British physicist Robert Hooke stated that there is a proportional relationship between the force required to extend or compress a spring, and the distance that the spring is extended or compressed.
Here are 11 lesser known acts about the British physicist:
- He was born in Freshwater on the Isle of Wight.
- When he was a child he took an interest in drawing and he would make his own materials from iron ore, chalk, and coal.
- In 1653, at the age of 18, he enrolled at the University of Oxford’s Christ Church College, where he studied experimental science and became a chorister. Here, he also worked as an assistant to Thomas Willis, a physician and founding member of the Royal Society.
- In 1655, he moved to Oxford and became assistant to the chemist Robert Boyle, an Anglo-Irish natural philosopher, physicist, chemist, and inventor.
- In 1662, Robert became curator of the newly founded Royal Society, a role he did for 40 years. His duties were to produce 3 or 4 notable experimental demonstrations for each weekly meeting of the society.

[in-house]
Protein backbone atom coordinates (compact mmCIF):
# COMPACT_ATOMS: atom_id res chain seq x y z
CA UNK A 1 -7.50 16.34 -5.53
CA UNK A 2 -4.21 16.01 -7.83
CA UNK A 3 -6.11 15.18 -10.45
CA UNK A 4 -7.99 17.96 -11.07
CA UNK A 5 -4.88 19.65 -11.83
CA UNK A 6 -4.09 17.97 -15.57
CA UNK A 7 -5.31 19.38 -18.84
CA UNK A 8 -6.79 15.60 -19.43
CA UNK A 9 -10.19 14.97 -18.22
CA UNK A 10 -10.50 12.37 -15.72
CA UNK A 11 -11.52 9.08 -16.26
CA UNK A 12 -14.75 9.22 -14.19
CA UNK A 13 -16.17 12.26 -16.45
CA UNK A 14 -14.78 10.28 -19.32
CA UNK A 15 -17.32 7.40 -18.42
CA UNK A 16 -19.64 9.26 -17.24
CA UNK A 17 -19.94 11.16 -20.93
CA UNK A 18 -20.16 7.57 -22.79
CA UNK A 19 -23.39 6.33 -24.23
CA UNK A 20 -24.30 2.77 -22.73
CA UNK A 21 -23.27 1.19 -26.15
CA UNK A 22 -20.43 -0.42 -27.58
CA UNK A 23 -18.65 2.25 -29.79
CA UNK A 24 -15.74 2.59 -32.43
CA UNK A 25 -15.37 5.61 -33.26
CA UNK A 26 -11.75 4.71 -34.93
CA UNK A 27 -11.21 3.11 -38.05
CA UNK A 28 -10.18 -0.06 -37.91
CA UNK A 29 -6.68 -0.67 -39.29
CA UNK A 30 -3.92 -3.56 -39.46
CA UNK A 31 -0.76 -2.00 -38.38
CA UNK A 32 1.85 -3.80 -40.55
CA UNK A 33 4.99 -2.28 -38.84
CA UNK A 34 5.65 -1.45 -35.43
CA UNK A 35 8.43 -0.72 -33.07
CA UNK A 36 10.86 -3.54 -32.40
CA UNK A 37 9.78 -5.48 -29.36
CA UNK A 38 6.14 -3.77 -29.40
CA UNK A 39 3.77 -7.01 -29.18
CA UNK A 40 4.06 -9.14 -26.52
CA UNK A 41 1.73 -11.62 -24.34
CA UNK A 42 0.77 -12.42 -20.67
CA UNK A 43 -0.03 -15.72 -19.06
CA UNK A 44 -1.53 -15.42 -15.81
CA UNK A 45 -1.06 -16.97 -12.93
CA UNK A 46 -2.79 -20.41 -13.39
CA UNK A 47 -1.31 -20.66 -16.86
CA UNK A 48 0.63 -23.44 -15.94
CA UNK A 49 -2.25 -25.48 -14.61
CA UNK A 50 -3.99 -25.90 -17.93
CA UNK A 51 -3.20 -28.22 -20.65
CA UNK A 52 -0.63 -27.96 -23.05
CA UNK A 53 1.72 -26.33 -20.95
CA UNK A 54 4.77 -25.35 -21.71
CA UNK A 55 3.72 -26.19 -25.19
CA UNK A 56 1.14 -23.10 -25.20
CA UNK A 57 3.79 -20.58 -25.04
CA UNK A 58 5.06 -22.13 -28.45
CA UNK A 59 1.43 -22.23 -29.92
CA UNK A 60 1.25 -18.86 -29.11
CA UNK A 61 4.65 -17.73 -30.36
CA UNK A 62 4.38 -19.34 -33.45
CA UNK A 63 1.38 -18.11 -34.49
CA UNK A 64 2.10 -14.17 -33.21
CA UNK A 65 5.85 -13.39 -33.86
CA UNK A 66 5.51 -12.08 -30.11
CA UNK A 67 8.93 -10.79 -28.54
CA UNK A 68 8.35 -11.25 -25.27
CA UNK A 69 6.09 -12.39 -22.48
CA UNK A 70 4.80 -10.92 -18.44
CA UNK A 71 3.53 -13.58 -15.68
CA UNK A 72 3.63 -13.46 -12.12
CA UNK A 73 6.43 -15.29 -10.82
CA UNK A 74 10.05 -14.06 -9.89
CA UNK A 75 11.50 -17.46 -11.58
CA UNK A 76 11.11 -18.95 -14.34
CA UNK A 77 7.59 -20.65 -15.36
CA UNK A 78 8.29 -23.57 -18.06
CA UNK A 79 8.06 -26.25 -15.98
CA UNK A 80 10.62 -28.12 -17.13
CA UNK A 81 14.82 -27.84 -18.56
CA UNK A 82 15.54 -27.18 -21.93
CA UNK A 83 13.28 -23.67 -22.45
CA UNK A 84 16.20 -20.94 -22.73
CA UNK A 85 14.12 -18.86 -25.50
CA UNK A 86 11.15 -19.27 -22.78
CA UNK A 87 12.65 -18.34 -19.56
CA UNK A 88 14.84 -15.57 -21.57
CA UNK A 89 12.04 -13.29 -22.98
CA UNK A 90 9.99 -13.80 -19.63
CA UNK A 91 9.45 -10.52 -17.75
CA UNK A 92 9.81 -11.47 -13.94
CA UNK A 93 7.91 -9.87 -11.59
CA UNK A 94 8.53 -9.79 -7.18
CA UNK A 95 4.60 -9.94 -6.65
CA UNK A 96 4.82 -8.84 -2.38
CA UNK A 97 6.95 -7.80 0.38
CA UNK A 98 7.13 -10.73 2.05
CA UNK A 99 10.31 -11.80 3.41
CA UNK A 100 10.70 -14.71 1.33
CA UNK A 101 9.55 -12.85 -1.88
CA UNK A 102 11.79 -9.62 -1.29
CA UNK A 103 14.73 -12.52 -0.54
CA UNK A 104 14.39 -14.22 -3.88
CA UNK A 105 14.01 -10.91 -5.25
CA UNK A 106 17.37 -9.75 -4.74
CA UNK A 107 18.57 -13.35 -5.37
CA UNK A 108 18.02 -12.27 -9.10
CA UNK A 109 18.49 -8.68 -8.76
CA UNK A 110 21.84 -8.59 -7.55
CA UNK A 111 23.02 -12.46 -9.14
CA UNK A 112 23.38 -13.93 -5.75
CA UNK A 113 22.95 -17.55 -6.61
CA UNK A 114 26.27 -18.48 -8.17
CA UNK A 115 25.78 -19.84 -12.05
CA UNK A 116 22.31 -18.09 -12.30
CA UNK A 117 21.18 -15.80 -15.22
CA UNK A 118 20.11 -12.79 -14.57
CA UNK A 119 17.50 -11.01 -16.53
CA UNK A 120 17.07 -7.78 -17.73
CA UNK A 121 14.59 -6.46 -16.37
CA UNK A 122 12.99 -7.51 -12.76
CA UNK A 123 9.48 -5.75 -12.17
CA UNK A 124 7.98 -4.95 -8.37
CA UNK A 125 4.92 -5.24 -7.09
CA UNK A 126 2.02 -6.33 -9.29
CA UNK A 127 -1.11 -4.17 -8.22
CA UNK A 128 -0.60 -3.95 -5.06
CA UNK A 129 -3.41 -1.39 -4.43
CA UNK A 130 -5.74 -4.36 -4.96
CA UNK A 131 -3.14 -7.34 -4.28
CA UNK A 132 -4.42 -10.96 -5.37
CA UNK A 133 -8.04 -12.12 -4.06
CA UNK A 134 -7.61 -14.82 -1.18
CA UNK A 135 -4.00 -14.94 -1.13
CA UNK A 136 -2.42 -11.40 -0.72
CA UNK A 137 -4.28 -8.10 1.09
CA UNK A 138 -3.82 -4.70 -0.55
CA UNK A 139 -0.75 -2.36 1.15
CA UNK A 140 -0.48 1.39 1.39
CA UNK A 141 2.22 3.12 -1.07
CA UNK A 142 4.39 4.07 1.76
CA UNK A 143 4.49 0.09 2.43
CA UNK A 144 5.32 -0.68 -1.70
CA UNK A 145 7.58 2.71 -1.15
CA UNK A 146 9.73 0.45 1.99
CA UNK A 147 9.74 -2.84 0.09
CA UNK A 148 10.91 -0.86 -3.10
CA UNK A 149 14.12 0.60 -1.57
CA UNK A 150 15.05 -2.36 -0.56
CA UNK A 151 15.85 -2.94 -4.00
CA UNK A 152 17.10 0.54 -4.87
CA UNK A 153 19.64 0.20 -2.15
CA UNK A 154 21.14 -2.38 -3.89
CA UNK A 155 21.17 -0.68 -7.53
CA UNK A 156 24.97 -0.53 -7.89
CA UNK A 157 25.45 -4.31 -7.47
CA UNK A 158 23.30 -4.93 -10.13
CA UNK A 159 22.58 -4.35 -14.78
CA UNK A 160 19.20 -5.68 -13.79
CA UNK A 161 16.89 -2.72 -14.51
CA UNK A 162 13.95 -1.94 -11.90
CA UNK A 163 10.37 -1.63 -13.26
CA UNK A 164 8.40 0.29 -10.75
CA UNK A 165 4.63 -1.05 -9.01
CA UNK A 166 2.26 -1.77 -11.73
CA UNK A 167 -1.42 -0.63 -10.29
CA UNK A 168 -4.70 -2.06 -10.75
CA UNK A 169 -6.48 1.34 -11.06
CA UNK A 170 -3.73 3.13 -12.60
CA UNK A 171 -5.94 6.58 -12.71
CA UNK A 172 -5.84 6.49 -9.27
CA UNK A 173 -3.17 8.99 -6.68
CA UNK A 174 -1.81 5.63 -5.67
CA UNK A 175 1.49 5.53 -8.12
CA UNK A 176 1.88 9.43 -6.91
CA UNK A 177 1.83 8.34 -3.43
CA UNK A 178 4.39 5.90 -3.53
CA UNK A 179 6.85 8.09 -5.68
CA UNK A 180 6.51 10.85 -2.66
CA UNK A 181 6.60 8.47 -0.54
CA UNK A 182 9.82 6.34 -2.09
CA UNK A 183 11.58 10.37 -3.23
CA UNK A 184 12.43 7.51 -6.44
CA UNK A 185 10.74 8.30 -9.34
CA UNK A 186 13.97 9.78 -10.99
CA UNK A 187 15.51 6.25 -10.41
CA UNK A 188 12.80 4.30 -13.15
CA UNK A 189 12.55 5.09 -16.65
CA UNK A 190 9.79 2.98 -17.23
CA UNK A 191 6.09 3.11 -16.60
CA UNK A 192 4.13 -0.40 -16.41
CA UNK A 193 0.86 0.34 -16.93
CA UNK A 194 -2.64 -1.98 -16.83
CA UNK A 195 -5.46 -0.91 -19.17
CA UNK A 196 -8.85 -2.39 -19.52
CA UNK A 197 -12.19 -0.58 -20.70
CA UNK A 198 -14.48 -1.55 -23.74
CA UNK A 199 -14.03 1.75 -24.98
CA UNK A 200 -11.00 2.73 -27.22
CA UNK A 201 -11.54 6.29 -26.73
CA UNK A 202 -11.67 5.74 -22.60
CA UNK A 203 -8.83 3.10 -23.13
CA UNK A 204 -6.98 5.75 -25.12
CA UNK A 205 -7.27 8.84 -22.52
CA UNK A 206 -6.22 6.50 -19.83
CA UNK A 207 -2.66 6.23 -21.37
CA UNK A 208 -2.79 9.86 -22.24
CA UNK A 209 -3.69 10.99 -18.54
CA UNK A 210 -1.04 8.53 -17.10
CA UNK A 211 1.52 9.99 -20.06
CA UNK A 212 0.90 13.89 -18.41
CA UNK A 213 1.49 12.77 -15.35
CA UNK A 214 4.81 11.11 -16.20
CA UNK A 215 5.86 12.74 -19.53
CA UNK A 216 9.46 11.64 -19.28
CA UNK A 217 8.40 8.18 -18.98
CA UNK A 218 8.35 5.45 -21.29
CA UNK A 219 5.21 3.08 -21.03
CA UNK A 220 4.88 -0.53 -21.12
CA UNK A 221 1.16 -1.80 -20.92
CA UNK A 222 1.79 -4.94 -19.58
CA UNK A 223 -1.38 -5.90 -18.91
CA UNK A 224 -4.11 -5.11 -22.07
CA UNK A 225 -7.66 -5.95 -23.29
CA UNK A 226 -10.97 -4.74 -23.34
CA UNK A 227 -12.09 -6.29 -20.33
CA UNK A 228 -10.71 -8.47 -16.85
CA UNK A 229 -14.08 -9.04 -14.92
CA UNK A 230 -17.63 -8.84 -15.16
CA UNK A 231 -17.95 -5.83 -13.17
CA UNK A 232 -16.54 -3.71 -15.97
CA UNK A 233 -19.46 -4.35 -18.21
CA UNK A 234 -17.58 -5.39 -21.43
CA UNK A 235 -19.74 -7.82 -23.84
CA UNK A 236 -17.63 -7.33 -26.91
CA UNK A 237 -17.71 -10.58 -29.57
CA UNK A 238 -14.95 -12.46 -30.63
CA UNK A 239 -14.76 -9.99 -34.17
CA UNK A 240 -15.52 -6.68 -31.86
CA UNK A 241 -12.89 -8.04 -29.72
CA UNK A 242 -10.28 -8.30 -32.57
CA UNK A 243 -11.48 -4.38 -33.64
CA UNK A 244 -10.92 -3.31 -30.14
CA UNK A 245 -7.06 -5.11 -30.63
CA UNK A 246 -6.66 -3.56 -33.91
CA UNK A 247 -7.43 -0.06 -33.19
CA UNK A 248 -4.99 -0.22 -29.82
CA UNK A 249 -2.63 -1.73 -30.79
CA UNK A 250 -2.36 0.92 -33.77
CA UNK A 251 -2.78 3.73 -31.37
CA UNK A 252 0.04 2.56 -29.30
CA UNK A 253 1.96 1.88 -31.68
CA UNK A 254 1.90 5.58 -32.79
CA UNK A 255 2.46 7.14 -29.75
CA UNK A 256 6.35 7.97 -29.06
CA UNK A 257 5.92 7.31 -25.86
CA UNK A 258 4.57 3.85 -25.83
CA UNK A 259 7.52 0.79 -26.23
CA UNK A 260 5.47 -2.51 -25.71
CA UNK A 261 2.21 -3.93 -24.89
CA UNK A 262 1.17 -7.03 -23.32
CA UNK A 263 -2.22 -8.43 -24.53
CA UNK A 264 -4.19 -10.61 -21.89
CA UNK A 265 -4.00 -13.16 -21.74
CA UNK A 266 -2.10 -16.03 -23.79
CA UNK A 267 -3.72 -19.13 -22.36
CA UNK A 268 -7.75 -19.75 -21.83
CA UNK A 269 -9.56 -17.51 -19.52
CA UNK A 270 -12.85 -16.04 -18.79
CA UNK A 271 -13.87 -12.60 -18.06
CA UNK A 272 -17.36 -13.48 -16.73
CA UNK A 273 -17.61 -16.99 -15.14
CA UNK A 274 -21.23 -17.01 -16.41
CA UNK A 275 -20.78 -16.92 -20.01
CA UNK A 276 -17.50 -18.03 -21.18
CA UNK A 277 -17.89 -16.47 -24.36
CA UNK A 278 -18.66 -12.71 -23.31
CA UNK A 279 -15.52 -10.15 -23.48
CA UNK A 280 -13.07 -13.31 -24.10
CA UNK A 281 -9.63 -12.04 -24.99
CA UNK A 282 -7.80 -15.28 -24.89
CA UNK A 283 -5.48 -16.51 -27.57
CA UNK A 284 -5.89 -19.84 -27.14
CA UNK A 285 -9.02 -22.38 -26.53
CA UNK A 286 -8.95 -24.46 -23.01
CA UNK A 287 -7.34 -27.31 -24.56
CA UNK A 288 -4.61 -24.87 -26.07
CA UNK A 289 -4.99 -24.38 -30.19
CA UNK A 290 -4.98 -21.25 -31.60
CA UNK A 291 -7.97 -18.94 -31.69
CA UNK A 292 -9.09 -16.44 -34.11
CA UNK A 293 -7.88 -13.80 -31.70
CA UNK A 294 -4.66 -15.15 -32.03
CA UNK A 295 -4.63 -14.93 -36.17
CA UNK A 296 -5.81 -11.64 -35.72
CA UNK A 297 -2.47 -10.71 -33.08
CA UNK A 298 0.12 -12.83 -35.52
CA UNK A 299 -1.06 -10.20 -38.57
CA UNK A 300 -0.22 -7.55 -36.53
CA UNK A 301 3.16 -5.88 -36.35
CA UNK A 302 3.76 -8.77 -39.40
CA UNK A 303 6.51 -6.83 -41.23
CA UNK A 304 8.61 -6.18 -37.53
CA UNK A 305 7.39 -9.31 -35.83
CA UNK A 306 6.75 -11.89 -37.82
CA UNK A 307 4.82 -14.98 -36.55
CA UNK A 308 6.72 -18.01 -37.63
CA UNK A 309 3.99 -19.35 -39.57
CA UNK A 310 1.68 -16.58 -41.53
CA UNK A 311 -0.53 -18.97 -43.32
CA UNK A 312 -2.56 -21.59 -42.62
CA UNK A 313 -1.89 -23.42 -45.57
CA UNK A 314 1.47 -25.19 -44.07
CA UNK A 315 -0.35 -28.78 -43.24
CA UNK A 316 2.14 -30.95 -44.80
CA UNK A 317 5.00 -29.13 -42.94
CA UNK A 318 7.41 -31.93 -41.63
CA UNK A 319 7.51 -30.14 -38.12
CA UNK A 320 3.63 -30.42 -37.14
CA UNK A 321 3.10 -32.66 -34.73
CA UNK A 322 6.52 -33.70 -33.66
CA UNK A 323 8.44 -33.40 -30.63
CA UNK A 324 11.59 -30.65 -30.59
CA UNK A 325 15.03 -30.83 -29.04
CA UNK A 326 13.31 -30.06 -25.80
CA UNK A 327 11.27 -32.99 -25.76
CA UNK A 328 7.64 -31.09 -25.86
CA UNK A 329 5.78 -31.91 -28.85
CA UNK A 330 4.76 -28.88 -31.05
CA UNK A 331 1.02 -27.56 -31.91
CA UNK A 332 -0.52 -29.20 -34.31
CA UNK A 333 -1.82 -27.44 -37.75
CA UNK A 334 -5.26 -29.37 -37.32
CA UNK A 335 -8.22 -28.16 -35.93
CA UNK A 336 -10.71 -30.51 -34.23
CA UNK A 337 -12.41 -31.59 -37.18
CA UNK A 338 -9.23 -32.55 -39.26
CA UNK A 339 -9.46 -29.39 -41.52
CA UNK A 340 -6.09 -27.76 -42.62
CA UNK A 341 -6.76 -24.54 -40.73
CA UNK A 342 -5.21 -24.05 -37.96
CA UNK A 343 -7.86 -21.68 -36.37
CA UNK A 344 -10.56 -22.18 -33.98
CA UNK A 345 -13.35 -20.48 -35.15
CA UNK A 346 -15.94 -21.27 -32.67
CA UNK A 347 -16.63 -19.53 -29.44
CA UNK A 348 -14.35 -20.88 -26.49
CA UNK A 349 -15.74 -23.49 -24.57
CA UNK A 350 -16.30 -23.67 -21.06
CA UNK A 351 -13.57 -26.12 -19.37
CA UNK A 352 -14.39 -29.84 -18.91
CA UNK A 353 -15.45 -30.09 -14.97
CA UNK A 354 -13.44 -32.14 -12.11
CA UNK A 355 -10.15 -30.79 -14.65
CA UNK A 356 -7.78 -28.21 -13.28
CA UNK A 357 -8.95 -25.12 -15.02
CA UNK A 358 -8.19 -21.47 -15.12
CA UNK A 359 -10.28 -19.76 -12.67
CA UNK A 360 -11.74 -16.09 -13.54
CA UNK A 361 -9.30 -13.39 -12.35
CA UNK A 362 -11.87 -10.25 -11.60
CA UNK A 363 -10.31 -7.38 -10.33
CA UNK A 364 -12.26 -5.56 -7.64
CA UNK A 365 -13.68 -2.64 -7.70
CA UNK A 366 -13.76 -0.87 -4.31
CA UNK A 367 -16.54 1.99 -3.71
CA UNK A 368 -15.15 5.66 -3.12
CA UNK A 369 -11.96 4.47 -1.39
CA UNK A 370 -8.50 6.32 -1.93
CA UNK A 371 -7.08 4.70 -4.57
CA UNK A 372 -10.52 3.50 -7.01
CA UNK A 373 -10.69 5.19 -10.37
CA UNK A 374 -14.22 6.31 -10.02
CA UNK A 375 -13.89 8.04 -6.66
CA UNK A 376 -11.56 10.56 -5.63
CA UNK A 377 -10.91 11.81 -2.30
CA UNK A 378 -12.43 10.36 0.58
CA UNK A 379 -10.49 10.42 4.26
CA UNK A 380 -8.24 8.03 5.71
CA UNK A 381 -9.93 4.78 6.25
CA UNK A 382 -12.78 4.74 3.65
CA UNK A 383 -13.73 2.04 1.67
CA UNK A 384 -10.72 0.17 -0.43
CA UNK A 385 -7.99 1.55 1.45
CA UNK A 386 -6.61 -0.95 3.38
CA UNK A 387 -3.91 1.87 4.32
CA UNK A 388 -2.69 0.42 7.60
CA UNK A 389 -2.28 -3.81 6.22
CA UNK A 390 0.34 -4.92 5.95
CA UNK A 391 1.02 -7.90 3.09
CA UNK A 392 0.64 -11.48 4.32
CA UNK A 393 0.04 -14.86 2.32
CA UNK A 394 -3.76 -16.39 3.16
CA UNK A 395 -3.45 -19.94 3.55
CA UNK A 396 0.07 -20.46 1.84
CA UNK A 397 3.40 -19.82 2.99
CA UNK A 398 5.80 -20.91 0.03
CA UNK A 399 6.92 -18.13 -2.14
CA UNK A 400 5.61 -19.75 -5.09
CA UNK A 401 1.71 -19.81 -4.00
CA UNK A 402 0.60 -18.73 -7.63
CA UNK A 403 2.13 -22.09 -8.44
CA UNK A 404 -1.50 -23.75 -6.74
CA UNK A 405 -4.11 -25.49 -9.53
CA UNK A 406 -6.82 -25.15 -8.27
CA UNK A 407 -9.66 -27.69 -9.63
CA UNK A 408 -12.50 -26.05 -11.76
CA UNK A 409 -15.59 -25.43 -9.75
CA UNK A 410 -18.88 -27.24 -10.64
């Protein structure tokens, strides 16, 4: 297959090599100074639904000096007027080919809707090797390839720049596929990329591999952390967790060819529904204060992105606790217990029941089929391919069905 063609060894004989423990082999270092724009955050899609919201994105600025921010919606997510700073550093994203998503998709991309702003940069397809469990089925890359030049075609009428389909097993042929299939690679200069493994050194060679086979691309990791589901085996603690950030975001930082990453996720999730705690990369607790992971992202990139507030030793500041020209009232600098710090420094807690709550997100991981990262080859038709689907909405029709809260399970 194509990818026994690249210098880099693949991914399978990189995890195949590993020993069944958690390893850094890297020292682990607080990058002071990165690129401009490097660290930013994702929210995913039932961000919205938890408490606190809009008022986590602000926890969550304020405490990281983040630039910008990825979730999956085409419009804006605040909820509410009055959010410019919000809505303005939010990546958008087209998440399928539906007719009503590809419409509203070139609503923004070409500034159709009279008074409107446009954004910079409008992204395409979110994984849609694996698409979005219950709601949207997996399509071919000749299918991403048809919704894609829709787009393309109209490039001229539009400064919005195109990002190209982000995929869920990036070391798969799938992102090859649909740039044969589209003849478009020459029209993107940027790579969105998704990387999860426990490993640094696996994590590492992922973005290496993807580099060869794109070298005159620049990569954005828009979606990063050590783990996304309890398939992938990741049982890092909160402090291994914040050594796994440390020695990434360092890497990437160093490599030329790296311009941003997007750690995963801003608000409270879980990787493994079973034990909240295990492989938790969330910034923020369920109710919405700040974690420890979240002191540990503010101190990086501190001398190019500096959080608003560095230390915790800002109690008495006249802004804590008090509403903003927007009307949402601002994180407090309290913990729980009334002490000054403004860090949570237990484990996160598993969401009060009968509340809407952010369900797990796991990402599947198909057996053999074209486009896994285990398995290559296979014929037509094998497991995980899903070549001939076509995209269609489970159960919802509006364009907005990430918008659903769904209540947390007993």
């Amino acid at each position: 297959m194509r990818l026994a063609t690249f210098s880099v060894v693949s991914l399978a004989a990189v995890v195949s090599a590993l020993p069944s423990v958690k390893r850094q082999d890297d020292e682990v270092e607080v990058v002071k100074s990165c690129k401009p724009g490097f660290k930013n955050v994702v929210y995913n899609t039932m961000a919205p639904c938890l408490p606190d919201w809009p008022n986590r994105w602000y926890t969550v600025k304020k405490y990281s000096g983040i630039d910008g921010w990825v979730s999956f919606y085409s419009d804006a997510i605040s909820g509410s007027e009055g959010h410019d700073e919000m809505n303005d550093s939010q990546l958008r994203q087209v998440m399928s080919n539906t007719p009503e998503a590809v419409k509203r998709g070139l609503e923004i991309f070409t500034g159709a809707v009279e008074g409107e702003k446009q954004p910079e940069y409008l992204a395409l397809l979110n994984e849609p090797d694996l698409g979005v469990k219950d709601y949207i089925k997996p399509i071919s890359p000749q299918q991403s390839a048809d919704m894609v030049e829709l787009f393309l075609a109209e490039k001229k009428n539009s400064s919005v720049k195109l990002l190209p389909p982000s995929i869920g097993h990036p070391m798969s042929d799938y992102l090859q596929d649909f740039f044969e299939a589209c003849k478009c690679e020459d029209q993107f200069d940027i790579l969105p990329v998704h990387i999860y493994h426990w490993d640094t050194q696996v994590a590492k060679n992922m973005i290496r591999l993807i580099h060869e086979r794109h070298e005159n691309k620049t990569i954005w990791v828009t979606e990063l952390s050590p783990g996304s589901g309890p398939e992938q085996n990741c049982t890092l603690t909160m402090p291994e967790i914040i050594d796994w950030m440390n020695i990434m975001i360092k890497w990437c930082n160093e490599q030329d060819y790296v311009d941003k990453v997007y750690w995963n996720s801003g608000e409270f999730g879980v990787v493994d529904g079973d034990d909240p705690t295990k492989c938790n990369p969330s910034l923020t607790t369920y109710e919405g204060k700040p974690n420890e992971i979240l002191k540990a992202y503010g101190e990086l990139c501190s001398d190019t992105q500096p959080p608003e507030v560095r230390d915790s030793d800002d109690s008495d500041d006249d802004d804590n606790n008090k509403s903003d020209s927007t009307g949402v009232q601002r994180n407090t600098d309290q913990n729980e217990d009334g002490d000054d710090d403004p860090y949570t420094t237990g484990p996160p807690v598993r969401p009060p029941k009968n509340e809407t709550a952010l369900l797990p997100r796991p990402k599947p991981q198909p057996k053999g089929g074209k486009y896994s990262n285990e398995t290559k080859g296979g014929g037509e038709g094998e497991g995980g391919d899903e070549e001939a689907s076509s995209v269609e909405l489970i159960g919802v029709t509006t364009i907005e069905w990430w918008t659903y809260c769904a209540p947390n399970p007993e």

- Hooke’s Law (also known as the law of elasticity) was crafted in 1660 thanks to his various experiments and observations. The law of elasticity states that, for relatively small deformations of an object, the displacement or size of the deformation is directly proportional to the deforming force or load.
- When he discovered the law of elasticity, Hooke published it as an anagram. This was a method occasionally used by scientists, like – Galileo, Huygens, and others, to establish priority for a discovery without revealing details. The law of elasticity is still considered a law of scienceto this day.
- In 1665, Robert published one of the most important science books ever – Micrographia. This book is also notable for coining the biological term cell. It is also especially notable for being the first book to illustrate insects and plants as seen through microscopes.
- In December 1691, Hooke received the degree of “Doctor of Physic.”
- He died in London on March 3, 1703, and was buried at St Helen’s Bishopsgate. Hooke was very wealthy at the time of his death.
- Newton, as President of the Royal Society, did much to obscure Robert, including, it is said, destroying the only known portrait of the man. The image below is a modern portrait of Robert Hooke by Rita Greer in 2004, based on descriptions by Aubrey and Waller; no contemporary depictions of Hooke are known to survive.